Waterbirds - there are so many of these long legged, long necks and sharp beaks birds sharing the lot of features they all have in common. In this family Ardeidae, there are 64 recognized species, though some white colored birds are changed to be called "egrets" or "bitterns" instead of "heron".

It is not easy to make a distinct classification of individual heron/egret species, as the tiny differences between them is not that clear cut. Like wise making an ID of them, for example between the various species of Egrets which are all white in color, is not easy. The differences between Herons & Egrets, could be somewhat a little bit more straight forward. All Egrets are assumed to have white feathers [all except the Pacific Reef] So much about introducing this family, Ardeidae and back to this page  that deals with birds having Heron as their names.

Heron, too, nest as a colony in trees.


The largest Heron seen in Malaysia is the Purple Heron at 90 cm  while the Striated Heron, the smallest at 40 cm. Some features of these Herons. They are able to kink their neck into an s-shape, due to the modified shape of the sixth vertebrae. Likewise, this action of retracting and extending is also used in flight. The smaller Herons, Pond Herons or Night Herons have shorter necks. The legs, bare without feathers, are long and strong are held backwards in flight. Finally, the bills are long and harpoon like. These bills could be fine or thick. As for colors, only the Pond Heron display dimorphism in plumage.



Grey Heron


Great-billed Heron



Purple Heron



Striated Heron



Night Heron


Malaysian Night Heron


Black-crowned Night Heron


Rufous Night Heron





There are 3 species of Pond herons that could be sighted in Malaysia, they are all near identical size - 45 cm.


Chinese Pond Heron

It is a bird  of India, China and wintering in the south. This is a fairly common bird in Malaysia. I think in Central Peninsula, makes up the majority of Pond-Heron that we get to see.


Javan Pond Heron

Resident in Java, Bali,  Borneo and Philippines -vagrant in Malaysia.



Indian Pond Heron

This is a bird found in Iran, Afghanistan an the Indian sub-continent  Vagrant in Malaysia




All the 3 birds having almost identical features albeit some very minor differences. Very difficult to tell them apart in their normal non-breeding plumages. Likewise, when they take flight the underside of the wings and tail is also white. Take note, when in doubt whether the bird is a Pond heron or Night Heron. Wait till it flies.

Pond herons are most likely seen in open areas with pools of waters, e.g. sewage ponds, fish ponds and padi fields. They could also be among the low trees by the river and in mudflats.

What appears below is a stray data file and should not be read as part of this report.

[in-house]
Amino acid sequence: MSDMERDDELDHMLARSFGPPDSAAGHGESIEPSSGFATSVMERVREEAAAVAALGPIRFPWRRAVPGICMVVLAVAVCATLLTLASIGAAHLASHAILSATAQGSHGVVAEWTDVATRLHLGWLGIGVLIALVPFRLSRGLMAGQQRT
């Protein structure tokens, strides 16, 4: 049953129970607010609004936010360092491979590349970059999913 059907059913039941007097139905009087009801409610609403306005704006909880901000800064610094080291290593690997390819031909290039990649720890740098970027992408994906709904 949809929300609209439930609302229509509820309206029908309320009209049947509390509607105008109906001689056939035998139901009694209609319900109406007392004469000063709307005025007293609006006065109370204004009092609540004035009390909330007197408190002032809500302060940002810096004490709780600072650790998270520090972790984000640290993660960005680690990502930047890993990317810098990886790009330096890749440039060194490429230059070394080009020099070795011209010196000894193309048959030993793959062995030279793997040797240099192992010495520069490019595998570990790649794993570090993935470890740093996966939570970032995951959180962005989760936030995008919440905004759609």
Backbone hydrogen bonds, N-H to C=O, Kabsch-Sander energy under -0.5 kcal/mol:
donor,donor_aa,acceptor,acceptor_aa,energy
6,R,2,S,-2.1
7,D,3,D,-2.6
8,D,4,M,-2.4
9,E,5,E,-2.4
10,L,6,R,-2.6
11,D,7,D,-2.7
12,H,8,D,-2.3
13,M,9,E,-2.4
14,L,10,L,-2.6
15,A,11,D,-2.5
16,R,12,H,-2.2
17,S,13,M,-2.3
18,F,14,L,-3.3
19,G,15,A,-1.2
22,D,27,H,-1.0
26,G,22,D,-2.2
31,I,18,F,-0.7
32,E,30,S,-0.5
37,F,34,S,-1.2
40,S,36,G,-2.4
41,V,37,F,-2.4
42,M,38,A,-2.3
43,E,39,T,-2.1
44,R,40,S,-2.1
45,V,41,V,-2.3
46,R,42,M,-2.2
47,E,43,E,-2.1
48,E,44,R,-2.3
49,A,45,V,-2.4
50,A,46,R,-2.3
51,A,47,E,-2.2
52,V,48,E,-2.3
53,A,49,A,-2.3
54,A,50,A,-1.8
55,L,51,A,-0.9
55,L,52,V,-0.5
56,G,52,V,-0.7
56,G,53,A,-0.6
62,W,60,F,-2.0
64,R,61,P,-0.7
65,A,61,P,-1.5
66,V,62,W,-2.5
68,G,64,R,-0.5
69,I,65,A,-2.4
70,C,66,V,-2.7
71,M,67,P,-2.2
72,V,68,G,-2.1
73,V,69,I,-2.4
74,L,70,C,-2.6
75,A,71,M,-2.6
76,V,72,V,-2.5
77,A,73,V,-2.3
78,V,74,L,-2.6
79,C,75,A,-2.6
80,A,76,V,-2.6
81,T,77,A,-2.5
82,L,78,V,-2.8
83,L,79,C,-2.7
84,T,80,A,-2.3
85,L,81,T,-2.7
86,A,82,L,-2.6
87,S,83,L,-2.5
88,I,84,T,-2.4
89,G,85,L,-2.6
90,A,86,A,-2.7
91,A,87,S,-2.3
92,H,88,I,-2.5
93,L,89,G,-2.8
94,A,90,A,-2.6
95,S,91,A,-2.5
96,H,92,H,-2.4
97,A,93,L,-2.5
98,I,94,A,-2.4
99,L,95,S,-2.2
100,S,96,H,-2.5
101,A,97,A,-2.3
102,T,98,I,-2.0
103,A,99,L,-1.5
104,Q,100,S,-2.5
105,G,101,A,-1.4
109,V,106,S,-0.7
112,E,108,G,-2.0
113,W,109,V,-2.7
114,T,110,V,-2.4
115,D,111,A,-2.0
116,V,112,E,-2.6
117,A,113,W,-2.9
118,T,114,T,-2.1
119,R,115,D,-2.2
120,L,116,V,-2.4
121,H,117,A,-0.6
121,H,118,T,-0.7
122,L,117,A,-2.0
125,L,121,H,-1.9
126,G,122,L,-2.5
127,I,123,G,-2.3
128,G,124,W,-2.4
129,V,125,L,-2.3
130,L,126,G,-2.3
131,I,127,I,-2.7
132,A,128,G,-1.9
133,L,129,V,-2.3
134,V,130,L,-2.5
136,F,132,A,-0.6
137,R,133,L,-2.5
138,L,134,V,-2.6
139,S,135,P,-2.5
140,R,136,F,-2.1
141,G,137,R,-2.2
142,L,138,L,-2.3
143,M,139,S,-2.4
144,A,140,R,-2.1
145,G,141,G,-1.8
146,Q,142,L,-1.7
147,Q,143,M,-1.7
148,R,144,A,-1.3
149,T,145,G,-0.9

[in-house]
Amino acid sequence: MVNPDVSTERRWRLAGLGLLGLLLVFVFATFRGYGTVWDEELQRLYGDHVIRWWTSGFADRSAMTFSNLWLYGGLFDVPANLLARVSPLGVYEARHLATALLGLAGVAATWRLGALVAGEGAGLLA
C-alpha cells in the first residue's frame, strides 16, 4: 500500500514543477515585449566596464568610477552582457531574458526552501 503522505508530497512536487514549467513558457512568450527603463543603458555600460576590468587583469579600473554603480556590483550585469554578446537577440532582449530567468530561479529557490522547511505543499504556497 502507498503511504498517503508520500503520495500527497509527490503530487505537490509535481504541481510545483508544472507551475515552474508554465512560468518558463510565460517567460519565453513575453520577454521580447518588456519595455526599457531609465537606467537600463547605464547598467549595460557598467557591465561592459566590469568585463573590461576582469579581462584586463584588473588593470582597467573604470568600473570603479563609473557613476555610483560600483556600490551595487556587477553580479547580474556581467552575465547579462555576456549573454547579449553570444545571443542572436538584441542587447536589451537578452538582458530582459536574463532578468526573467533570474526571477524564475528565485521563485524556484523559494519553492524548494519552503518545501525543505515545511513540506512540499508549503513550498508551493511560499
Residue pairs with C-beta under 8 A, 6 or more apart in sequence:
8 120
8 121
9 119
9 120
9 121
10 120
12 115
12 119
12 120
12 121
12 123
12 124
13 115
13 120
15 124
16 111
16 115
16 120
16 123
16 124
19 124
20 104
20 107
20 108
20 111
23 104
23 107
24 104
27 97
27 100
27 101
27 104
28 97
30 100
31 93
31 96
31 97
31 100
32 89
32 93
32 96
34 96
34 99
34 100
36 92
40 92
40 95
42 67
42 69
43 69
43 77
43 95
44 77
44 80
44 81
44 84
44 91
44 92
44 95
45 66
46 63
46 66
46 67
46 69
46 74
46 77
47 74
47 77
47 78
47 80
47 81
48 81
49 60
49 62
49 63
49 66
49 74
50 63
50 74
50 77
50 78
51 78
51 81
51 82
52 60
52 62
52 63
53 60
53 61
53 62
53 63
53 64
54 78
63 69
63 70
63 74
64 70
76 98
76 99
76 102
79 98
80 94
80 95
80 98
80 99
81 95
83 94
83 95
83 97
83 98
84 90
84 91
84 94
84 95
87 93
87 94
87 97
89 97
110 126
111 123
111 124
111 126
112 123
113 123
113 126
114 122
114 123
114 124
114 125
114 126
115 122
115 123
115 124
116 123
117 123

The only way to ID them is when they are in breeding plumage. Pictures in separate tables below would show. But first, this is a series of pictures showing Pond-heron in general.

Although all the birds named have their habitats related water. So not surprising that I have seen all the 3 groups of them in a single space sharing the same feeding and breeding environment. Other than this common turf, for myself, mentally I associate them in different settings. First, I go according to various habitats that they are seen most often - for example, the Herons in open country, the Pond-herons in sewage ponds and waterways and the Night-herons in colony. I think each of us will eventually find our own way to do a quick ID on these birds.

To conclude this page on Herons, I must say that Herons, particularly the Pond heron with their breeding plumage is interesting. There is only a small window of time each year, to do all the following up for ID and picture taking.

A good portion of the page on Heron is taken up by the Malayan Night Herons, which is a bird that is nearly impossible to follow. Just simply "not there" for us to watch or doing any follow up visit to learn more about them.

Against that background of obstacles in preparing this page, i think that when the name Hero is mentioned, it is no surprise that most people would think of the Purple, Grey and Little Herons. And also in this same order, that the birders are familiar with. Now I hope with more awareness, I am included, we should spend more time to ponder over the facts that we know so little about this group of birds.


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